The Produce Project

In researching wasted food, I’ve spoken with supermarket spokespeople and executives who cling to the party line: ‘We really don’t waste much.’ Yet, I’ve also seen stores donate shopping carts full of unsellable but edible food while on food recovery runs. Imagine what happens at stores without established donation programs.

To move past grocery stores’ rhetoric on the amount of food they throw away, I decided to get a first-hand look. I would work in a supermarket produce department.

In addition to learning just how much product is squandered, I wanted to understand why an industry with minute profit margins and advanced software systems still throws out tons of food each year.

Calling it “The Produce Project” makes it sound a bit more scientific or glamorous than it was. In reality, I was working an entry level job at a large chain. Even still, it was a bit of an adventure and I learned something new every day. Check back tomorrow, when I’ll start detailing my experiences.

But first, just a few quick notes on my methods. I’m writing in the past tense because I’m no longer in the employ of this supermarket that will remain nameless. In total, I worked there for about three months. While there, I didn’t approach work as a journalist digging dirt, but as a produce associate washing it from lettuce. I worked diligently–as my one-month review attested–observed plenty and jotted notes on break or after work. In between, I restocked a lot of bananas.

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4 Comments

  1. Posted March 19, 2007 at 1:36 pm | Permalink

    jon,

    this ‘project’ sounds interesting and should produce compelling byproducts for your budding book. i want the 411 on the produce wasted. it sounds like a recipe for disaster. there’s so much dirt here that it’ll surely end up in the pages of your book, but i’ll eat it up anyway.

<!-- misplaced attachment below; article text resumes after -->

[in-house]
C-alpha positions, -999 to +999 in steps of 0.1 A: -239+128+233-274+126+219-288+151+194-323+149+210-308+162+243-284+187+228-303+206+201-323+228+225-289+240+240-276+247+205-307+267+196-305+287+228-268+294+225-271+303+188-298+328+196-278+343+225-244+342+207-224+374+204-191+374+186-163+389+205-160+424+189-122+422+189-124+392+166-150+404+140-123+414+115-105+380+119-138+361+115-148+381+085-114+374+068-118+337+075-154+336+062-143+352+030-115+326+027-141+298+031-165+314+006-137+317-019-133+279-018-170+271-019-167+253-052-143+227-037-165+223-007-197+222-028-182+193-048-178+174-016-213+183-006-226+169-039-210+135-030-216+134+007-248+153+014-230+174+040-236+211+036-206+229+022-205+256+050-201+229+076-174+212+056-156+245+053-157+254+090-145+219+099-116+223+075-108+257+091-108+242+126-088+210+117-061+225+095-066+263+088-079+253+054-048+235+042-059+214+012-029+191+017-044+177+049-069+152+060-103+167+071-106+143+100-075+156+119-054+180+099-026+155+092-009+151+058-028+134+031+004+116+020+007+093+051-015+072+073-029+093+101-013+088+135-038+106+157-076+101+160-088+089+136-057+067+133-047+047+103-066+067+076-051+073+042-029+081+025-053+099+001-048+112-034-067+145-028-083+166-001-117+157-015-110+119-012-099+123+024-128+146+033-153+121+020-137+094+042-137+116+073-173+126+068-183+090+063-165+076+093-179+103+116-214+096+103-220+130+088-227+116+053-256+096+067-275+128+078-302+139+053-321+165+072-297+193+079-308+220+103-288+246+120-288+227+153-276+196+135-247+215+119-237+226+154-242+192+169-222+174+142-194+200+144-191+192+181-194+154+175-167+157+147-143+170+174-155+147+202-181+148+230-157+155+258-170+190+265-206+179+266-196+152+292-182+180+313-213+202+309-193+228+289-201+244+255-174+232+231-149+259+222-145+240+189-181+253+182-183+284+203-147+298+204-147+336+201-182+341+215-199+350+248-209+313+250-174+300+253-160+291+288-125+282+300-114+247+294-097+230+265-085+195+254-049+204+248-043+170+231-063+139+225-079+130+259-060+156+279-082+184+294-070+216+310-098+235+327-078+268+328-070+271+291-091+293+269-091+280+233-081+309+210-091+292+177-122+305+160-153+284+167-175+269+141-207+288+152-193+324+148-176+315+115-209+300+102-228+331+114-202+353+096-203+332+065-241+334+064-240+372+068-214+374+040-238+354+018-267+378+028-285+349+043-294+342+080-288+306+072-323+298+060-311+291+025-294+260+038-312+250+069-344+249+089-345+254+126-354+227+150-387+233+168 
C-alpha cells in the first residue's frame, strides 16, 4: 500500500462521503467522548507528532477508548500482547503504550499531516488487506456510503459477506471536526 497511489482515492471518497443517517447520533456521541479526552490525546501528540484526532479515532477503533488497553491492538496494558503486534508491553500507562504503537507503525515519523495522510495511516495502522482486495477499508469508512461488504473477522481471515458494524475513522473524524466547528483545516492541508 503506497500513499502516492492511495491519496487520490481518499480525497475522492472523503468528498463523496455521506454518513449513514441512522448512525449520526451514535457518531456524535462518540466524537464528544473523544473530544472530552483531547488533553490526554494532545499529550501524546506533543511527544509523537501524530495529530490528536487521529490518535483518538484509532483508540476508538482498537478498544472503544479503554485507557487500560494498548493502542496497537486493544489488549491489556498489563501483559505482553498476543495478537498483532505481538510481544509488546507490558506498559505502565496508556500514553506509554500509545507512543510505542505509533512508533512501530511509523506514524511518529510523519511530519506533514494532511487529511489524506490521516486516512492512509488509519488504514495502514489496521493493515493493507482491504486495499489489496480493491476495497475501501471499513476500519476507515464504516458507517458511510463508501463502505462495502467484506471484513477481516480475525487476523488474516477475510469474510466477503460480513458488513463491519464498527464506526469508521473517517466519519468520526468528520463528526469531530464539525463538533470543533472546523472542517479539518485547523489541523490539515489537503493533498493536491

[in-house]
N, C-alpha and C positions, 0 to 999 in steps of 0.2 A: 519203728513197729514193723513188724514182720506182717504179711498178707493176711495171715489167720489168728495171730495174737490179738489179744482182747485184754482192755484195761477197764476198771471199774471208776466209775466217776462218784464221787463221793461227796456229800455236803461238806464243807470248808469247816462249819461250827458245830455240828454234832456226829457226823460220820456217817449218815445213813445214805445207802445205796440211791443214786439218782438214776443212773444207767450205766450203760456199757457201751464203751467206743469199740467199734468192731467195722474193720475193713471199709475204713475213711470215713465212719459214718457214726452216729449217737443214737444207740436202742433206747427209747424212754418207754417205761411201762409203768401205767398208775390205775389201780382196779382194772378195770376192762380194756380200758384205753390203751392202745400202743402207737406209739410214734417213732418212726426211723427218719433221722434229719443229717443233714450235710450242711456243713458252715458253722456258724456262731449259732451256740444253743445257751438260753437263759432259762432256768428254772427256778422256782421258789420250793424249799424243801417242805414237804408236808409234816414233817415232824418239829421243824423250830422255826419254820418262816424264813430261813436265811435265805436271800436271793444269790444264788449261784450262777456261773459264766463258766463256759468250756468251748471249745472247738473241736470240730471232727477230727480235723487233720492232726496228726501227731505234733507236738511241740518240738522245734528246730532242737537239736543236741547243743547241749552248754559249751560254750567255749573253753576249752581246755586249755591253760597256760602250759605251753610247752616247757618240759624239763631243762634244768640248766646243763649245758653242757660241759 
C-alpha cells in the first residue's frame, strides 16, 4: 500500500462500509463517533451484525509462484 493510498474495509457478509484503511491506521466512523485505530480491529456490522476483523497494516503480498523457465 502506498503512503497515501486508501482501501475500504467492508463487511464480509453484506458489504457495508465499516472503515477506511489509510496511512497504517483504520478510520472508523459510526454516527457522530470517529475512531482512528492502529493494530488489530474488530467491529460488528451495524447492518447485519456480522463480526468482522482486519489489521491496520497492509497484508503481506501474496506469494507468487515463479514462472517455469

dance

  2. Jonathan
    Posted March 19, 2007 at 2:14 pm | Permalink

    I hope you’re hungry, Gabriel. I’ve posted a recap of the first day and we’ll keep chugging from there.

    Tell all your Web friends,

    JB

  3. Roch
    Posted February 17, 2008 at 6:00 pm | Permalink

    Hey there I currently work in a produce department in a A&P grocery store and I can’t seem to understand why they wouldn’t donate some of the food they throw out, the store recently through out 10 full cases of bananas because they had freckles on them, they weren’t even ripe enough to make bread, I approached my manager to see if I could take them and he disapproved giving a stupid line of “it’s corporate policy but if it was mine you could take them”. It’s unbelievable the amount of food they throw out, being a chef it breaks my heart to see it. That day the store was donating/collecting proceeds to help students with there lunches I told the manager that it was hypocritical with all the food they throw out. I’m positive that any food bank would be happy to receive 10 cases of bananas for example. Anyway I’m just about ready to quit this job, I don’t need it anyway,I’m only doing it to kill time and sometimes wish I’d never looked behind the curtain!

  4. Jonathan
    Posted February 18, 2008 at 12:12 am | Permalink

    Hey Roch,
    Thanks for sharing your story. That kind of lame “corporate policy” is why I started this blog. I wonder if you could change the manager’s mind by telling him or her that their donation would be tax deductible, thus saving them money. Plus, it would cut down on the dumpster bill (although sometimes they pay a flat rate, instead of by weight).

    Yep, hypocrisy runs pretty deep in the U.S. food chain. Before you quit, see if you can get them to start a small donation program. If you found a local charity that’d come pick up food, I bet you can sway your manager. It sounds like he or she has at least somewhat of a conscience.

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